A website mock up is a static design, created to show your client the overall look and feel of their new website. Providing a website mock up is a great way to submit your design for approval to your customer/client. Adobe Photoshop is a quick and easy tool for creating your design, while also providing an efficient way of making revisions or rearranging your design with little effort. Fireworks is another program that can be used for creating your website mockup. Whichever one you choose, should be based on your personal experience and preferences.
Step 1: Your first step should be gathering as much information from your client as possible.
Once you have gathered all the necessary information and specs from you client, and you know which elements are required in their new website, you are ready to begin creating the website mockup.
Step 2: The next step in designing a website mock-up is determining the size of your canvas. In determining your canvas size, you need to consider who your target audience will be. Is your target audience more likely to be viewing the website on a lower resolution monitor? If so, the recommended size for your canvas should be 760 pixels wide. If your audience is more tech savvy and will likely be viewing the website on a higher resolution monitor, the recommended size for your canvas is approximately 975 pixels wide. Once you have determined the appropriate canvas size for your project, you can now set your resolution to 72dpi, which is the industry standard for web graphics.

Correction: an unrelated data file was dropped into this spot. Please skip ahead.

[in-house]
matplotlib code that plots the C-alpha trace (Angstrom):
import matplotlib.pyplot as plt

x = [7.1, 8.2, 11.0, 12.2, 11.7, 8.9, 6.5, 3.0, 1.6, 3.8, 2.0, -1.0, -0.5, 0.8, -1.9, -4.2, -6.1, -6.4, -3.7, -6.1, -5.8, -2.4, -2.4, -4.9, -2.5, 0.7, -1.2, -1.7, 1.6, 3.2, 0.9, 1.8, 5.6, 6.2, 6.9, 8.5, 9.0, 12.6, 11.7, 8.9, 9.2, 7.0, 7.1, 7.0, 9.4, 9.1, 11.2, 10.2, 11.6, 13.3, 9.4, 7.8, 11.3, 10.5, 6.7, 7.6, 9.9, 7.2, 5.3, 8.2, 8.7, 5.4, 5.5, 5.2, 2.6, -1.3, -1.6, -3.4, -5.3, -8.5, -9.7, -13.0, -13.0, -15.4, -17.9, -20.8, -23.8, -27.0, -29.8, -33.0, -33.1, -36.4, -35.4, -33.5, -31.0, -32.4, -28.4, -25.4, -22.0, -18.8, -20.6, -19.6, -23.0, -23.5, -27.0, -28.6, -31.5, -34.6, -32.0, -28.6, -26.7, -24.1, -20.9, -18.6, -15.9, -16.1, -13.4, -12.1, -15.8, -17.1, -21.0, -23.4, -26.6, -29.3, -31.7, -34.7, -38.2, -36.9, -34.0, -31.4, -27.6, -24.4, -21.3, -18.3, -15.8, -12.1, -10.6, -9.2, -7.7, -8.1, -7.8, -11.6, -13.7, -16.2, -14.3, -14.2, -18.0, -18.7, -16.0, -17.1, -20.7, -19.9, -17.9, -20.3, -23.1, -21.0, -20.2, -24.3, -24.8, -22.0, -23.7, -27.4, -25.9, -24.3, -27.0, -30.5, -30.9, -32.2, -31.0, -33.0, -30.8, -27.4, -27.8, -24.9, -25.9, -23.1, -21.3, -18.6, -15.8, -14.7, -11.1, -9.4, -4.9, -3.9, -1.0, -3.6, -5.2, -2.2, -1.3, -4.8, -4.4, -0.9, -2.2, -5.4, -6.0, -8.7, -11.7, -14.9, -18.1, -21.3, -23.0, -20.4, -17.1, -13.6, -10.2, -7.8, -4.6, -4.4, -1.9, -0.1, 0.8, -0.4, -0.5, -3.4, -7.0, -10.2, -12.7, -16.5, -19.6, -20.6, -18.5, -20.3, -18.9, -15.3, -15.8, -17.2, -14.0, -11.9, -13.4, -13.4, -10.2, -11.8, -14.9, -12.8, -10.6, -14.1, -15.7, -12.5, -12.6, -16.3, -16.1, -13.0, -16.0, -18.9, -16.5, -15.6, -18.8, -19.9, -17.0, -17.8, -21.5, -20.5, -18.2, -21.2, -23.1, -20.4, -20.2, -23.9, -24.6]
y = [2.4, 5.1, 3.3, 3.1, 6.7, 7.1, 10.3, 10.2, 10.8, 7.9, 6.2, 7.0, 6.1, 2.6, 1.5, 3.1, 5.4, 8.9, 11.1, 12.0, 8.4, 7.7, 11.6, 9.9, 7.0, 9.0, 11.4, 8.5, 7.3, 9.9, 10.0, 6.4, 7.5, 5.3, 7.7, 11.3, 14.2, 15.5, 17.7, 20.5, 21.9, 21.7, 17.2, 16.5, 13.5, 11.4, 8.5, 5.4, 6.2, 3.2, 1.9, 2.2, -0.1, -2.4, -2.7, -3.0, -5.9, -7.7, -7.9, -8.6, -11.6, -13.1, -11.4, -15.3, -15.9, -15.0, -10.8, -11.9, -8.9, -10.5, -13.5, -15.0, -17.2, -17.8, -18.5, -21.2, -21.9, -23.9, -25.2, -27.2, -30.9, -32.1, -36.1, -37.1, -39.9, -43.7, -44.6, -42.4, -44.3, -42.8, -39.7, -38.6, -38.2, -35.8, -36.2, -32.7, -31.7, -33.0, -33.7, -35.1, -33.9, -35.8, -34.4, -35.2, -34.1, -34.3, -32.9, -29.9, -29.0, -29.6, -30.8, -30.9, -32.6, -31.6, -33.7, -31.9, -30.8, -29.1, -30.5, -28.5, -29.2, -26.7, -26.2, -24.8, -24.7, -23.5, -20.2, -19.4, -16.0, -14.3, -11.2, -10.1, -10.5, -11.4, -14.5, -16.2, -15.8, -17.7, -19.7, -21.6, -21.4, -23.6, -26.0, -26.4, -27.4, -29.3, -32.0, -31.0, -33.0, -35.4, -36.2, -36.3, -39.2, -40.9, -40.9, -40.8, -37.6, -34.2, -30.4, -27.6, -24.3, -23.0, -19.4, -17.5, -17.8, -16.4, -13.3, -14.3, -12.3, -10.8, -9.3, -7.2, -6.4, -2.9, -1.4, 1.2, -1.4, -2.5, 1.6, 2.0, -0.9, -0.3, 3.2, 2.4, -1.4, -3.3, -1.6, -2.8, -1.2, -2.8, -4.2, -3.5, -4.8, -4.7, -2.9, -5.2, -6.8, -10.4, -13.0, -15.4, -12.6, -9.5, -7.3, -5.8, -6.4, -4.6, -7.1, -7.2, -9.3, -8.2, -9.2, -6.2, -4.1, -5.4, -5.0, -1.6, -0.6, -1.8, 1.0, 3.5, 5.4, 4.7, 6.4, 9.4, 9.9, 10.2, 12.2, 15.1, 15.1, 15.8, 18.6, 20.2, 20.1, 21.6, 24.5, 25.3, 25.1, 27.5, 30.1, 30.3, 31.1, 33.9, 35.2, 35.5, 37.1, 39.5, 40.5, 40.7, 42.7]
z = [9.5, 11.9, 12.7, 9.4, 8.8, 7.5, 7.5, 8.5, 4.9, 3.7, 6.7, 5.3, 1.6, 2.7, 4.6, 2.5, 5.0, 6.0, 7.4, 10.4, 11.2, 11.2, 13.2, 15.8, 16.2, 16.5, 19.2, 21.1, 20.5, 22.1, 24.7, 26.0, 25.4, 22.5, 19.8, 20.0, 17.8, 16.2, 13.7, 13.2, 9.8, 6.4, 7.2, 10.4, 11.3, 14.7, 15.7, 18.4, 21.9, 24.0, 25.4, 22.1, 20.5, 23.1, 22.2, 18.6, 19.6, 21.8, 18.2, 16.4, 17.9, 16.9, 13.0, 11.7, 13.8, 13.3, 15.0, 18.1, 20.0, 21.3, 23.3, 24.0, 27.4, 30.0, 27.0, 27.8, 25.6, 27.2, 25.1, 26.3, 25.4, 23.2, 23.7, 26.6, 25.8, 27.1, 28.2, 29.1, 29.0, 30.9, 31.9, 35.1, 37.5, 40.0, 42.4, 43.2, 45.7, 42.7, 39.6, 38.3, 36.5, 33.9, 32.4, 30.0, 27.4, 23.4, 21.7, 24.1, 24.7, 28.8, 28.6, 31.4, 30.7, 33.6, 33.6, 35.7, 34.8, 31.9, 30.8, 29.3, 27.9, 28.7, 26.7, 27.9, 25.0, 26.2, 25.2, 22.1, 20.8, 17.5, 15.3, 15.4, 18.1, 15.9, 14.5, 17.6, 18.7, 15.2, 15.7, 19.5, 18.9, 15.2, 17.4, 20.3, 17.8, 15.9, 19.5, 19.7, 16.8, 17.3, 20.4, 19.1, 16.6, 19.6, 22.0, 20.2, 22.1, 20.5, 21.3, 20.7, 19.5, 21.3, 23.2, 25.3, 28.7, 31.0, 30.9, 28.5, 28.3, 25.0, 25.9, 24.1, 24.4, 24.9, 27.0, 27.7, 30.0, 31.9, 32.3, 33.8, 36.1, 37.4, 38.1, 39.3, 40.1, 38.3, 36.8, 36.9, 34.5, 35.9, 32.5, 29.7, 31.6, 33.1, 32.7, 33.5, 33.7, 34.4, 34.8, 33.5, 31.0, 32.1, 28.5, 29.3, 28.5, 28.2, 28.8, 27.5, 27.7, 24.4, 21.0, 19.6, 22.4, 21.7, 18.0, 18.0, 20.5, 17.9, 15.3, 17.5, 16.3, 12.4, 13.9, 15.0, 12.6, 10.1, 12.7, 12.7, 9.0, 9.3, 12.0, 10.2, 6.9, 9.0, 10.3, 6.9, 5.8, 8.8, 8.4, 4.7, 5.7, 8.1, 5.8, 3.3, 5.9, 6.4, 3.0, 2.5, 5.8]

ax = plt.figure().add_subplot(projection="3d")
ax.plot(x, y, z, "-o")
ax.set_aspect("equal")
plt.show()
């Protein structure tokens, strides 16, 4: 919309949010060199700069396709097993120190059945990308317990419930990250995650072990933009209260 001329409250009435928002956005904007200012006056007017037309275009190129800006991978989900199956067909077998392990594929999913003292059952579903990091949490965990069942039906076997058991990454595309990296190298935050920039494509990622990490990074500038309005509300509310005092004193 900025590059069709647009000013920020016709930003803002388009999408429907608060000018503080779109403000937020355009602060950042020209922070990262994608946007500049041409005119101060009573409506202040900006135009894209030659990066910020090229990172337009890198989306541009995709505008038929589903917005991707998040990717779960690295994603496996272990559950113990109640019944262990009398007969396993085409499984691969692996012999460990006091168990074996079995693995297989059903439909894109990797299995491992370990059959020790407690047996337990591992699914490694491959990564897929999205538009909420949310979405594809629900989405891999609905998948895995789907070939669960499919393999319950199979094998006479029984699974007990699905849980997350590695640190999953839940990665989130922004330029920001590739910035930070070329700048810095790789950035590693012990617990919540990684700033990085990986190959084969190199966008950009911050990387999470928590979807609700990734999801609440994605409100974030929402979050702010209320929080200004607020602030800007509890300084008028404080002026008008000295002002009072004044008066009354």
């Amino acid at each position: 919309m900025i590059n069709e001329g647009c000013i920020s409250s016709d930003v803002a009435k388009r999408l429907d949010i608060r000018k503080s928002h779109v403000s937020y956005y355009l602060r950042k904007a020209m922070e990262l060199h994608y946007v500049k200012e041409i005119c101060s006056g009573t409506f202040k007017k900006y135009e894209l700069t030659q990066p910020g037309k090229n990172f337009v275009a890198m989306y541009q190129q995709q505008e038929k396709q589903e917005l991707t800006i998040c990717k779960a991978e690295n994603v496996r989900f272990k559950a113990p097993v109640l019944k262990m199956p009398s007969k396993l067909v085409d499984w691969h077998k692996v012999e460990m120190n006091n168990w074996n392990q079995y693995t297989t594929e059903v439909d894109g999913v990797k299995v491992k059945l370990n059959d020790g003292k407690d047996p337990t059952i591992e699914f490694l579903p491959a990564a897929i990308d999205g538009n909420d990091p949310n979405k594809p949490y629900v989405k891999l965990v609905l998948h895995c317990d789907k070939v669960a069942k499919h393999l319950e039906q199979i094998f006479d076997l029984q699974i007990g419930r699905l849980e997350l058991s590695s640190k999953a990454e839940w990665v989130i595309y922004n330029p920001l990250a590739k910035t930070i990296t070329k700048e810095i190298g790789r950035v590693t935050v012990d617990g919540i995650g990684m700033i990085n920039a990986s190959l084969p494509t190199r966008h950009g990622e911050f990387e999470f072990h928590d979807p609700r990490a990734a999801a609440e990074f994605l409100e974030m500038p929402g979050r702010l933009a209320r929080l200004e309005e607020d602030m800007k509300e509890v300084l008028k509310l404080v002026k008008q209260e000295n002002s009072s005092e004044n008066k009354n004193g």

Step 3: If you’re creative juices aren’t already firing off ideas, try researching other websites for similar companies. Your client most likely wants their design to be unique so you don’t want to copy or make your design replicate theirs, but their sites may give you some basic ideas. Another great resource for gathering inspiration is from websites that offer templates. One good site is templatemonster.com.
Now you’re ready to start designing your mockup! Begin with determining a layout that will accommodate all the necessary information and key sections that the client has provided. Map out your layout using basic shapes and text. For example, mark off a space for the top banner, the side banner, the content and the footer, if these are all needed. Create each feature on a new layer so that you can easily rearrange the website while maintaining organization. Start with placing the logo. The logo will determine much of the theme for your design (colors, straight lines vs. rounded, etc).
Step 4: In designing your mock-up it is important to keep in mind the use of WEB SAFE FONTS. You don’t want to run the risk of using a font the customer will like and then not be able to use it. Now is the time you want to determine your font size. This will most likely be adjusted as you work thru your mockup, but you can at least get a general idea to start with.
Step 5: Place your images throughout the website mock-up. Where is it important to incorporate graphical images? Does your customer want to utilize flash? You can “tell a story” with the images you use so carefully selecting the right images is important.
Step 6: Now it is time to work with the little details of the design. Through trial and error, you can work with adding various filters and effects to your design, to really make all of the elements work together. The less you leave up to the client’s imagination, the better. Assume that your client doesn’t have an imagination, and make as much as you can apparent to them right from the start. If the background is going to stretch, make sure it is stretched when they review the mockup. If the site is going to be centered, make sure it is centered when they review it. The little details, can be some of the most important.
Step 7: Submit your website mockup to your client. A couple of changes should be expected, but if enough information was acquired before the design phase began, you should have produced a mockup that makes your client happy.